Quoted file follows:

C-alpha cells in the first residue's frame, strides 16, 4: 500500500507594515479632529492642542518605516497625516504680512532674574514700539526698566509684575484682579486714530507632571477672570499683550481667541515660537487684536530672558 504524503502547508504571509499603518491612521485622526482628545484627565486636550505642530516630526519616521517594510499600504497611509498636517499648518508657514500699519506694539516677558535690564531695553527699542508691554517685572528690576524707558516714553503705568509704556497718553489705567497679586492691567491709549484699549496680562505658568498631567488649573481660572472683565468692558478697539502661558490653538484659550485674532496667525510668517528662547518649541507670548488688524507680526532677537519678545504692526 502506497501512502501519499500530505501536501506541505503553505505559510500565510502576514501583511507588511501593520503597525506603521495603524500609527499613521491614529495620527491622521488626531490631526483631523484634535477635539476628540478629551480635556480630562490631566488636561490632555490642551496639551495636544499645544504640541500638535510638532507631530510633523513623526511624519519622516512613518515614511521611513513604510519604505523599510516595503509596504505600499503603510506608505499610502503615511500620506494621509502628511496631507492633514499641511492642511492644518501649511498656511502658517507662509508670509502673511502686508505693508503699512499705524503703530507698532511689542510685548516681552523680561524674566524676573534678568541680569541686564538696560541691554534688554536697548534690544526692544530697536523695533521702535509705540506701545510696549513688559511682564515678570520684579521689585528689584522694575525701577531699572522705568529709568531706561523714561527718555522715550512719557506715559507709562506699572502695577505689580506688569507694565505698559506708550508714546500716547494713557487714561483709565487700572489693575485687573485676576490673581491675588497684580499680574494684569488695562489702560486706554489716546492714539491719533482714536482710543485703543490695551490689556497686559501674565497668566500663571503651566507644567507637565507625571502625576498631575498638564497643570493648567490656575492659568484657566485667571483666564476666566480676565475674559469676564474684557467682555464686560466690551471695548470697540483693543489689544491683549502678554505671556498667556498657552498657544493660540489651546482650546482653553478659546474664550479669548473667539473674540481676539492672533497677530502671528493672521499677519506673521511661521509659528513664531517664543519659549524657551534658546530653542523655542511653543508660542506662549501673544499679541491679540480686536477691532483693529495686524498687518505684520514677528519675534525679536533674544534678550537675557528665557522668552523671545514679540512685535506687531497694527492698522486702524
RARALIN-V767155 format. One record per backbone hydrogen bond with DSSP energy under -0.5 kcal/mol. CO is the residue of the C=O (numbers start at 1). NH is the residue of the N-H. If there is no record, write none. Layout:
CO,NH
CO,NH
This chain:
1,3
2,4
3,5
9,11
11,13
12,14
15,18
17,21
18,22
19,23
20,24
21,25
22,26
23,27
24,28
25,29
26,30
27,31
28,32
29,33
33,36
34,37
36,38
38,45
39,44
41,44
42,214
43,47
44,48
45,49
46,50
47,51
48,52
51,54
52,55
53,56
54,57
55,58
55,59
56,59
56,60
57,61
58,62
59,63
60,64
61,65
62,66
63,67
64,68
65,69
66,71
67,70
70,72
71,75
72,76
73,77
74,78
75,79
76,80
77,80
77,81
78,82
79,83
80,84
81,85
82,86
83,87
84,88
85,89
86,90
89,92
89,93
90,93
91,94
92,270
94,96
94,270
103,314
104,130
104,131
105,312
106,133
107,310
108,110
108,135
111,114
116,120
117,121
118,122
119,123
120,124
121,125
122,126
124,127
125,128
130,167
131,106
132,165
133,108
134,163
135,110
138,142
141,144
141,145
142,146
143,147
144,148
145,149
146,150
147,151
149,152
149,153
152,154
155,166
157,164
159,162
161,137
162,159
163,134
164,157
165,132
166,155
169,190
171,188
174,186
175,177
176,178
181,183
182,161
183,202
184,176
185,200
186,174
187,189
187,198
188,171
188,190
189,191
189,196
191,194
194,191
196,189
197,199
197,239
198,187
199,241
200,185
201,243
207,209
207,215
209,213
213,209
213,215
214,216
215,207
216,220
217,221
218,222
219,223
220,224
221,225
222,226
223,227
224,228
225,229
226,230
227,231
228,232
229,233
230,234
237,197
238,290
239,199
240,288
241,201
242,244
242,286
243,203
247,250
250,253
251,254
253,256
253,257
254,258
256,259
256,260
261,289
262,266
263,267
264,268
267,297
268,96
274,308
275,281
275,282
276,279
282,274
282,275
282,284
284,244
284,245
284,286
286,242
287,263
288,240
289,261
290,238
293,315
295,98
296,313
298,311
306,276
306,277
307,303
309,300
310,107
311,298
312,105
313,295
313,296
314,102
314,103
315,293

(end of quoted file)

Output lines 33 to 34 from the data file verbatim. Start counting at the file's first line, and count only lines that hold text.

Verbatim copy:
43,47
44,48